In fact, there is actually one more step in the assassin bug’s plan, which could come in at number six. Once the assassin bug grabs the spider, it sometimes will tap the spider with its antennae. Researchers think this might be a way to hypnotize the spider, making it harder to escape.

A World Of Assassins

The assassin bug in the video above is a species known as Stenolemus bituberus. But if you thought it was the only one, think again! Anne describes just how busy our world really is when you get outside:

There’s also lots and lots of other assassin bug species and insects that use stalking, deception, luring and other cool tactics to hunt other invertebrates, and we’re finding more all the time.

So this means there are way more bugs out there with incredible, assassin-like tactics to capture their prey. For example, Todd Blackledge of the University of Akron in Ohio has been investigating how wasps hunt spiders. He found that adult female wasps will capture spiders and sting them. Ouch! But that isn’t all. The wasp then lays an egg on the spider, which allows the wasp larva to eat the spider, helping it grow into an adult.

Your Garden: A Battleground For Bugs

Now that you’ve checked out the video above, you might actually be able to find one of these creepy crawlies in your garden. Anne suggests that if you live along the east coast of Australia, you should explore the trees and webs in your garden, where you might find an assassin bug battling it out with a spider. Just be glad that while those hungry bugs fight it out, you don’t have to go through anything quite so dramatic when you want to have lunch. In fact, make yourself a nice sandwich, grab your camera, then see what you can find in your backyard!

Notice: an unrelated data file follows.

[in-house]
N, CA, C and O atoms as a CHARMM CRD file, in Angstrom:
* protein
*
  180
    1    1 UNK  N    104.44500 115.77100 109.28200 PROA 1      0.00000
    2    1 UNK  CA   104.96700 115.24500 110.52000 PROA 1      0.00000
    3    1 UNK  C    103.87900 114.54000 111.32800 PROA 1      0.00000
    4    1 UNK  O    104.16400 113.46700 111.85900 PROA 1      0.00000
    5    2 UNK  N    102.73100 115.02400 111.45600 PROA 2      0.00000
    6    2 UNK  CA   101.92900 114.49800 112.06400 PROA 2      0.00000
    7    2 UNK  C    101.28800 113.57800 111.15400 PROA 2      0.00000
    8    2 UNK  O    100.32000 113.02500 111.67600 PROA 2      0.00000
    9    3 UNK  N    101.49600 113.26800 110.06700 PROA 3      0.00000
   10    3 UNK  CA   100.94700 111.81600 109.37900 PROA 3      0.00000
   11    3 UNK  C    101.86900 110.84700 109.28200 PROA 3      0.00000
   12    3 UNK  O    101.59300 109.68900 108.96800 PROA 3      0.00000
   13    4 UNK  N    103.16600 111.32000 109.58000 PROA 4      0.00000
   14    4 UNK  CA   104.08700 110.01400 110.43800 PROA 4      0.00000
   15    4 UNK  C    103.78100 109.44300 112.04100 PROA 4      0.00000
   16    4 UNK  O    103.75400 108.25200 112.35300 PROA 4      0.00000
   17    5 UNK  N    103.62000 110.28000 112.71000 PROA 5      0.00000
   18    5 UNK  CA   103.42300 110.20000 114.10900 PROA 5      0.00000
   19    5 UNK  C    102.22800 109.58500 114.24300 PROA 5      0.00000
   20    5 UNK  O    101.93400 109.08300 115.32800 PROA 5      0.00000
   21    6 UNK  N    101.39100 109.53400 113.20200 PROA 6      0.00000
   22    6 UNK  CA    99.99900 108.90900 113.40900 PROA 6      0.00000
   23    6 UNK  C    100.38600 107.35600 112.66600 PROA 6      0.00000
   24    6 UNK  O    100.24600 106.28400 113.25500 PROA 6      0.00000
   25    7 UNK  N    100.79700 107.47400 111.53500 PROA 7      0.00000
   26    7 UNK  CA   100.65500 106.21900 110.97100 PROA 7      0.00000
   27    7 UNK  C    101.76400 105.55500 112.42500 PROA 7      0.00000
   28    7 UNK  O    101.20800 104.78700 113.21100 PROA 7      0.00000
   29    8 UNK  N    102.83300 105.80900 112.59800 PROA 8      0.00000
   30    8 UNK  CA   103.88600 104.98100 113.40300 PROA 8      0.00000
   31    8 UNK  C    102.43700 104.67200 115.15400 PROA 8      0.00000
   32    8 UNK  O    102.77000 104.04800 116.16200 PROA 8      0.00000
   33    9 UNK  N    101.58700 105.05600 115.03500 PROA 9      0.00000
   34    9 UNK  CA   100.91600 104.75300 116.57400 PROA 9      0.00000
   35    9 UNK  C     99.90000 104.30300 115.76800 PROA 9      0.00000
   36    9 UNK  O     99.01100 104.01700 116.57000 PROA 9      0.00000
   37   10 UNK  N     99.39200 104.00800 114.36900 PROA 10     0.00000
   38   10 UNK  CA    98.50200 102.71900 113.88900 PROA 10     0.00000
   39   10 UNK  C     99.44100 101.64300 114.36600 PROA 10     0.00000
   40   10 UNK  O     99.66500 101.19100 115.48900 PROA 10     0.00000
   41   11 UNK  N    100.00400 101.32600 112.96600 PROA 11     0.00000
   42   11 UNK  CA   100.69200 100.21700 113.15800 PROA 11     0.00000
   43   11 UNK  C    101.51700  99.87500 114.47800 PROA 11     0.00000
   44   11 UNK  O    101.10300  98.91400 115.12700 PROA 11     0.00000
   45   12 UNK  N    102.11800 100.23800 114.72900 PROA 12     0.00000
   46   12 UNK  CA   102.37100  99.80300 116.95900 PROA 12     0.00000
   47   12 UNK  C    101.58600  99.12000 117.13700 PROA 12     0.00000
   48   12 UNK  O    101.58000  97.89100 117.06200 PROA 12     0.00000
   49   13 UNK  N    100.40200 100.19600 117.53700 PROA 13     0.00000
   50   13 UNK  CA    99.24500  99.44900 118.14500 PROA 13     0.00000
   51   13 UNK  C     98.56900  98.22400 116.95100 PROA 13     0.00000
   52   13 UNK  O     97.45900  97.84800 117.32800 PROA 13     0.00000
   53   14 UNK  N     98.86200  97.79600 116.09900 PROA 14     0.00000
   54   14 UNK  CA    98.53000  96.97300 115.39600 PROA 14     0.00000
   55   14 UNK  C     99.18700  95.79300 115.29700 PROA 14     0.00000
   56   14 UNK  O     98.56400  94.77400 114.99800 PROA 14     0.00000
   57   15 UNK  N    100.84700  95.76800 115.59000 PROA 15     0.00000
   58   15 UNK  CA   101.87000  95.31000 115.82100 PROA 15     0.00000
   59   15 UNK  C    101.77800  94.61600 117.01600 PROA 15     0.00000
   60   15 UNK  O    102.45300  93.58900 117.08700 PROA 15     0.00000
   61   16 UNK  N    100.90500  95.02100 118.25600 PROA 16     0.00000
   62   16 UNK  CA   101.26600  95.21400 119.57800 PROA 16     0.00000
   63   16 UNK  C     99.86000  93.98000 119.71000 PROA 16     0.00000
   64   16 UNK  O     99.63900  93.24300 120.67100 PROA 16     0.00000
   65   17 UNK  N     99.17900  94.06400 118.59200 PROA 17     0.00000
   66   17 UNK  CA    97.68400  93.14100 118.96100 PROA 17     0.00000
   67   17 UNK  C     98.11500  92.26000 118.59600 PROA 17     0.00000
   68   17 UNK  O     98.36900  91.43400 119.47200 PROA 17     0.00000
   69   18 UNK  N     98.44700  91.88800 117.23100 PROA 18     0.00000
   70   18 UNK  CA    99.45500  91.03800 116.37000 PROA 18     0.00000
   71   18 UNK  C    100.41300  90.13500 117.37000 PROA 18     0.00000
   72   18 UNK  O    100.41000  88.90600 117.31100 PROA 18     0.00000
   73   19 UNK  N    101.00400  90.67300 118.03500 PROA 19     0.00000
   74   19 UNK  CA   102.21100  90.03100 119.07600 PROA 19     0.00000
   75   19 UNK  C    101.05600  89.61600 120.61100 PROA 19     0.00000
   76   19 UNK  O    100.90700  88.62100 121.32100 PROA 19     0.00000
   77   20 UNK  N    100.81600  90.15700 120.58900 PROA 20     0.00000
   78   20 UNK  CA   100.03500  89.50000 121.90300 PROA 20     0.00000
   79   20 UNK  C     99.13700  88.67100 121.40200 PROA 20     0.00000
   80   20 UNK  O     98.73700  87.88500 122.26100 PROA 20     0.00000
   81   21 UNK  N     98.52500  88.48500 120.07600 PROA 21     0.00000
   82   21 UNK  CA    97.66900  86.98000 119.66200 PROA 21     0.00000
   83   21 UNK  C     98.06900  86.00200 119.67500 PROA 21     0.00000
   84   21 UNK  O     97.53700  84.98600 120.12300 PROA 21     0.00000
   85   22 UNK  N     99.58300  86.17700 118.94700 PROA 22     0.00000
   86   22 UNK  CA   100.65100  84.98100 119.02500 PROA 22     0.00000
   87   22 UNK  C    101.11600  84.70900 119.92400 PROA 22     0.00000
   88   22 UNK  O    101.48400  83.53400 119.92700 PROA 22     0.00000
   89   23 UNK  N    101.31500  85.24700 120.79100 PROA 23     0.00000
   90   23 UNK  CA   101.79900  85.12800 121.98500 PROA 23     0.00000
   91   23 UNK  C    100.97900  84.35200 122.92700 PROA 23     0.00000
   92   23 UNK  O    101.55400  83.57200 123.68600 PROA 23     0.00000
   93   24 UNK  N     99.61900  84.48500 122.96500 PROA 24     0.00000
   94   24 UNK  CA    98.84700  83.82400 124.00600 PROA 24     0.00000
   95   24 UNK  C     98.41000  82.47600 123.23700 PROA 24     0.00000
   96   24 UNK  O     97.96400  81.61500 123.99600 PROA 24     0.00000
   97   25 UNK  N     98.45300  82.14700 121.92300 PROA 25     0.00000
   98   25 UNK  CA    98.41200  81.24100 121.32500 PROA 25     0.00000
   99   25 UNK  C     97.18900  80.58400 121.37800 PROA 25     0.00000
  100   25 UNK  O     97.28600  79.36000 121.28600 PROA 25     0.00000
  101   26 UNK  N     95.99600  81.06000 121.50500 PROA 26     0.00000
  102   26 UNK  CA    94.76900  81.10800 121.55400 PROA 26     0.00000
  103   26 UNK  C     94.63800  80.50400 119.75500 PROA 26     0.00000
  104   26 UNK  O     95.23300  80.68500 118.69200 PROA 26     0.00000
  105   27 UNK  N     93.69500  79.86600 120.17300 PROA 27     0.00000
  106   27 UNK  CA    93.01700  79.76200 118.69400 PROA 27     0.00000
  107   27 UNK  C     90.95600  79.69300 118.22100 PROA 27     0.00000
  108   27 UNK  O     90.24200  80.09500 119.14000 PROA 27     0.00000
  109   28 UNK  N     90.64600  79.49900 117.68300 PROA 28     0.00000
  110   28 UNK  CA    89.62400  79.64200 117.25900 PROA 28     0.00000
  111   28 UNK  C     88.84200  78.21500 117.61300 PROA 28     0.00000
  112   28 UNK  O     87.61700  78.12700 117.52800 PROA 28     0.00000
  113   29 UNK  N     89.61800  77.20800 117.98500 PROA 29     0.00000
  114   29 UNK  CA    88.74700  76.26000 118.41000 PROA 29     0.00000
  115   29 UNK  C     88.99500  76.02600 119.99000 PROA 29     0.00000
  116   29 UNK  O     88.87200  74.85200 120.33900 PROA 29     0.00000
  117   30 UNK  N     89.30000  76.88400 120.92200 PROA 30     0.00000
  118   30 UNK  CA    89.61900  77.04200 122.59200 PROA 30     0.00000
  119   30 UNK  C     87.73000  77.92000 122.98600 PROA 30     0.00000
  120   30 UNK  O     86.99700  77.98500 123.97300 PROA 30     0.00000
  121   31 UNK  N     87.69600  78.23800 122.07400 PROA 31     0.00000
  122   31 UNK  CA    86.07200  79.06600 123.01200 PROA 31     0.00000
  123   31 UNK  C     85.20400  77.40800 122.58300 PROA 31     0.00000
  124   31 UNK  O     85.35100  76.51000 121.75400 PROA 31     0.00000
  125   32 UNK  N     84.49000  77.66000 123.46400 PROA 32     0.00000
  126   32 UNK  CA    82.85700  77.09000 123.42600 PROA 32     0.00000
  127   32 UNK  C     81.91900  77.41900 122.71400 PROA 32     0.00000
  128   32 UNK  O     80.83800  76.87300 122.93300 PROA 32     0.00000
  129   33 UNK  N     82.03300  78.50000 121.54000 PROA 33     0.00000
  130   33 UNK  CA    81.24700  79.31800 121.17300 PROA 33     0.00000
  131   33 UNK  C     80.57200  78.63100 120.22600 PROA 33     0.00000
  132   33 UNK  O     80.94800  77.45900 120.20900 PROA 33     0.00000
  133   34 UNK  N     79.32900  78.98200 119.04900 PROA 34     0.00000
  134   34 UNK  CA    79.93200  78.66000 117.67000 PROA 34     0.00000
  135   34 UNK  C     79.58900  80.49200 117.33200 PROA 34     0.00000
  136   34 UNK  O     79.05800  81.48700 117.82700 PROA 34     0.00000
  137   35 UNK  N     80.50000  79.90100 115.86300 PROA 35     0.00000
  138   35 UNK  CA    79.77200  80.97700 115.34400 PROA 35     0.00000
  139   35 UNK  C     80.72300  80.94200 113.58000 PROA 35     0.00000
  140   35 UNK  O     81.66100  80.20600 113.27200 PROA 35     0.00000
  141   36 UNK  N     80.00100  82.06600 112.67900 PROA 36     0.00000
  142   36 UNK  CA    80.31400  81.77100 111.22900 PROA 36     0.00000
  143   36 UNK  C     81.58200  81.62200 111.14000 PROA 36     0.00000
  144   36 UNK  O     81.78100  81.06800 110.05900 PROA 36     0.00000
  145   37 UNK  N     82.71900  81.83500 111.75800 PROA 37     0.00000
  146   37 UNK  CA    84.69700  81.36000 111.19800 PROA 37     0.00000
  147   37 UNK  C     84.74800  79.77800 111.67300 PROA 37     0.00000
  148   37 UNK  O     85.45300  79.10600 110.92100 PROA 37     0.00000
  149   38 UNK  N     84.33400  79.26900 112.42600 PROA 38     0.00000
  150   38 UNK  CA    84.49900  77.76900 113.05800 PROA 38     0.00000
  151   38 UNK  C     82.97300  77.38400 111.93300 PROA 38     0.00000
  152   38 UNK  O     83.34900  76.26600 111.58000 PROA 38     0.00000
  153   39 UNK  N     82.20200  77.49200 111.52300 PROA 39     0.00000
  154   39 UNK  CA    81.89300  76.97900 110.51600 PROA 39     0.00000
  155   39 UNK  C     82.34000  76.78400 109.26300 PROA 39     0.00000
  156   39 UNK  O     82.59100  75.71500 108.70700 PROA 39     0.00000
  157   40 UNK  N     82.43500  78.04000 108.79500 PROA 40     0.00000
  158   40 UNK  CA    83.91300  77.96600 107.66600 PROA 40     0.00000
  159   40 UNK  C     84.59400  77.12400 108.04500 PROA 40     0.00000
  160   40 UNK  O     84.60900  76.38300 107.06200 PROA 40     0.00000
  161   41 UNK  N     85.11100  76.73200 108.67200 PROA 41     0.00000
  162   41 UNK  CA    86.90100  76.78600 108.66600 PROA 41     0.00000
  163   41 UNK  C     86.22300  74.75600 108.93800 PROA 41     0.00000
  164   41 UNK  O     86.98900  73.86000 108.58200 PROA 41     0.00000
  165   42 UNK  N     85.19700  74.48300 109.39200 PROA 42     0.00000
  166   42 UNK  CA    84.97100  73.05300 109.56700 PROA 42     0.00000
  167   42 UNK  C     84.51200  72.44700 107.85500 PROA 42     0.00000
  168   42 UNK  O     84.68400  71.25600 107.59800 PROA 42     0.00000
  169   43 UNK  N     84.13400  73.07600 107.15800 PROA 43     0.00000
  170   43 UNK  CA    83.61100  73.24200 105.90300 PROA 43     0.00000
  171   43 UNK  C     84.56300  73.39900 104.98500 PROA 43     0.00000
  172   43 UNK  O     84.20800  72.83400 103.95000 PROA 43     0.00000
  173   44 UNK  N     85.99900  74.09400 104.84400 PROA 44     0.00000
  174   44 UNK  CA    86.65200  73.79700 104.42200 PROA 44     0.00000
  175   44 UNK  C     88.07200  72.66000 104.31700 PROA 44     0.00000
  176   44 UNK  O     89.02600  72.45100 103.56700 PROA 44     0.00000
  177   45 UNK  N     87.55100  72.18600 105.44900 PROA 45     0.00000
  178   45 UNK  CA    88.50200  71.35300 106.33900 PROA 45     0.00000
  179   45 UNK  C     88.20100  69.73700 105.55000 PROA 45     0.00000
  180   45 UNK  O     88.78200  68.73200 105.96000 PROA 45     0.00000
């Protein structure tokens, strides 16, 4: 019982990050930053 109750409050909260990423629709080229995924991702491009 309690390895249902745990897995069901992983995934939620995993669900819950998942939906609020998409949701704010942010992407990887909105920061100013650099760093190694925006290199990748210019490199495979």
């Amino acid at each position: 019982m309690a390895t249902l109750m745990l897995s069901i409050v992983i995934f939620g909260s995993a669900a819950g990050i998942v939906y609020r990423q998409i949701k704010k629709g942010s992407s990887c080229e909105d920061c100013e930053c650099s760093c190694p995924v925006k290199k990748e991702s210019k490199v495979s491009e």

The Return Of Bed Bugs – Smarter Ones January 13, 2010

Posted by Mrs Weird Scientist in Animals, Evolution, Insects, Tough Stuff.
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10 comments

Your mattress may be home to more than your pillow or favorite stuffed animal. It could be the home of bed bugs!

The title reads like a horror movie but for those who have battled it out with bed bugs, it makes a lot of sense. Others might think that ‘don’t let the bed bugs bite’ was just some bedtime line their parents used as a cute joke.

In fact, let’s see now who knew that bed bugs really existed. Try out the poll below (be honest!).


Bed Bug Basics

Bed bugs are small, reddish brown insects that feed on human blood, which engorges them and makes them bigger. They are from the insect family Cimicidae and common bed bugs are formally called Cimex lectularius. They tend to be most active at night, coming out of the cracks in walls or bed frames and other hiding places to get their bloody grub. They can travel in suitcases, so hotels are a hot spot for bed bugs as well as other places that see plenty of people coming and going. Cornell University has an ace fact sheet to give you the lowdown on bed bugs. You can also have some fun playing around on Pest World for Kids, a website created by the National Pest Management Association (NPMA). But let’s get back to finding out why these wee pesky critters have returned and what makes them smarter today.

Gone But Not For Long

Here we have a bed bug hiding in a wood bed frame. The bed bug looks like it's having a Sunday snooze but I bet it's getting rest so it can hunt for fresh blood! Image credit: Thomas Oldani

Bed bugs were once nearly destroyed in our modern environment, where the use of chemicals such as dichlorodiphenyltrichloroethane – otherwise more easily known as DDT – kept these beasties at bay. DDT is a pesticide that is either very useful or very toxic, depending on who you ask or what journal study you read. Ultimately though, it was banned.

The Good And Bad Of DDT

DDT was used to keep mosquitoes under control, mostly because they spread malaria. It was used to keep lice numbers down too. So what happened when it was banned? As somewhat of a side effect of its use, DDT had kept bed bug numbers down. After it was banned, a bunch of other chemicals were used to treat bed bug infestations. The bed bugs, however, got smart and developed resistance to some of these chemicals. That resulted in a big UH OH for society as bed bug infestations are now on a major rise! Scientists from the University of Massachusetts Amherst and Korea’s Seoul National University decided that it would be important to find out more about resistant strains of bed bugs in New York. The work was published in the Journal of Entomology. Let’s see what they discovered, shall we?

When researchers got busy observing bed bugs in New York, they found these pests had mutations in their nerve cells. What does this mean? It means they are resistant to the chemicals used to kill them. Where the chemicals would previously have paralyzed and killed the bed bugs, the mutations mean that bed bugs are now outsmarting their opponents – us!